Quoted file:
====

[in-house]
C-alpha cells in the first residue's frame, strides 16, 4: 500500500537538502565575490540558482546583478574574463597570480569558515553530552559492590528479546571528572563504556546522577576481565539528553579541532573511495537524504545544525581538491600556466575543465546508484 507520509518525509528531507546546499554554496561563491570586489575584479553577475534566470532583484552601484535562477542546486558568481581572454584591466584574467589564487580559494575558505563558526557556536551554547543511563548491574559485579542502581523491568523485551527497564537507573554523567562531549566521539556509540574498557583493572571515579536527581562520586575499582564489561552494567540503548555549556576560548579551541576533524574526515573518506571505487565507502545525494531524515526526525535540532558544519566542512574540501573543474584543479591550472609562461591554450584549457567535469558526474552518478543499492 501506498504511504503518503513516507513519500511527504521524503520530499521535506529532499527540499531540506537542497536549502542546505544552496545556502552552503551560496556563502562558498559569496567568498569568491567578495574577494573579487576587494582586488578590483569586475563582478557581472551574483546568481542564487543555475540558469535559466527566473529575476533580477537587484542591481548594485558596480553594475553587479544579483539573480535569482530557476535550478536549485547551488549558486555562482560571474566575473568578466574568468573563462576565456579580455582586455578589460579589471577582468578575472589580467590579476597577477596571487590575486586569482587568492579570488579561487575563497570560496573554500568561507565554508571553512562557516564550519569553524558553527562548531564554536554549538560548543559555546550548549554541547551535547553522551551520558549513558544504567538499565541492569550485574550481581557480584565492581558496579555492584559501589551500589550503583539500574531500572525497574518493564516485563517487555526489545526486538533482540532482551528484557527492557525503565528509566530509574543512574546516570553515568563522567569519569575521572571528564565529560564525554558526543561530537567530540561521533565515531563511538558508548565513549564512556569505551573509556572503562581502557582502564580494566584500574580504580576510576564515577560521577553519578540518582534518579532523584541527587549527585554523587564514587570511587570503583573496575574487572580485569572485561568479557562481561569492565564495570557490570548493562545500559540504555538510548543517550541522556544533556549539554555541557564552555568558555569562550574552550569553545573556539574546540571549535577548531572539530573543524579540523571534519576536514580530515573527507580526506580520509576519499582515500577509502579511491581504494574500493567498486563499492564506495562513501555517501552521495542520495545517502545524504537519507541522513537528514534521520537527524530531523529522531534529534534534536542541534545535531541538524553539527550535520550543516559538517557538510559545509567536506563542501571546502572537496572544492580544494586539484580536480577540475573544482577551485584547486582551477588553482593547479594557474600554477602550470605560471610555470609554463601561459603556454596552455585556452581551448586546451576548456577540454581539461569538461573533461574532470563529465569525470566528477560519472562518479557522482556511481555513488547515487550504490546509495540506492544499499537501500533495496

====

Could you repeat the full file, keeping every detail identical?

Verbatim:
[in-house]
C-alpha cells in the first residue's frame, strides 16, 4: 500500500537538502565575490540558482546583478574574463597570480569558515553530552559492590528479546571528572563504556546522577576481565539528553579541532573511495537524504545544525581538491600556466575543465546508484 507520509518525509528531507546546499554554496561563491570586489575584479553577475534566470532583484552601484535562477542546486558568481581572454584591466584574467589564487580559494575558505563558526557556536551554547543511563548491574559485579542502581523491568523485551527497564537507573554523567562531549566521539556509540574498557583493572571515579536527581562520586575499582564489561552494567540503548555549556576560548579551541576533524574526515573518506571505487565507502545525494531524515526526525535540532558544519566542512574540501573543474584543479591550472609562461591554450584549457567535469558526474552518478543499492 501506498504511504503518503513516507513519500511527504521524503520530499521535506529532499527540499531540506537542497536549502542546505544552496545556502552552503551560496556563502562558498559569496567568498569568491567578495574577494573579487576587494582586488578590483569586475563582478557581472551574483546568481542564487543555475540558469535559466527566473529575476533580477537587484542591481548594485558596480553594475553587479544579483539573480535569482530557476535550478536549485547551488549558486555562482560571474566575473568578466574568468573563462576565456579580455582586455578589460579589471577582468578575472589580467590579476597577477596571487590575486586569482587568492579570488579561487575563497570560496573554500568561507565554508571553512562557516564550519569553524558553527562548531564554536554549538560548543559555546550548549554541547551535547553522551551520558549513558544504567538499565541492569550485574550481581557480584565492581558496579555492584559501589551500589550503583539500574531500572525497574518493564516485563517487555526489545526486538533482540532482551528484557527492557525503565528509566530509574543512574546516570553515568563522567569519569575521572571528564565529560564525554558526543561530537567530540561521533565515531563511538558508548565513549564512556569505551573509556572503562581502557582502564580494566584500574580504580576510576564515577560521577553519578540518582534518579532523584541527587549527585554523587564514587570511587570503583573496575574487572580485569572485561568479557562481561569492565564495570557490570548493562545500559540504555538510548543517550541522556544533556549539554555541557564552555568558555569562550574552550569553545573556539574546540571549535577548531572539530573543524579540523571534519576536514580530515573527507580526506580520509576519499582515500577509502579511491581504494574500493567498486563499492564506495562513501555517501552521495542520495545517502545524504537519507541522513537528514534521520537527524530531523529522531534529534534534536542541534545535531541538524553539527550535520550543516559538517557538510559545509567536506563542501571546502572537496572544492580544494586539484580536480577540475573544482577551485584547486582551477588553482593547479594557474600554477602550470605560471610555470609554463601561459603556454596552455585556452581551448586546451576548456577540454581539461569538461573533461574532470563529465569525470566528477560519472562518479557522482556511481555513488547515487550504490546509495540506492544499499537501500533495496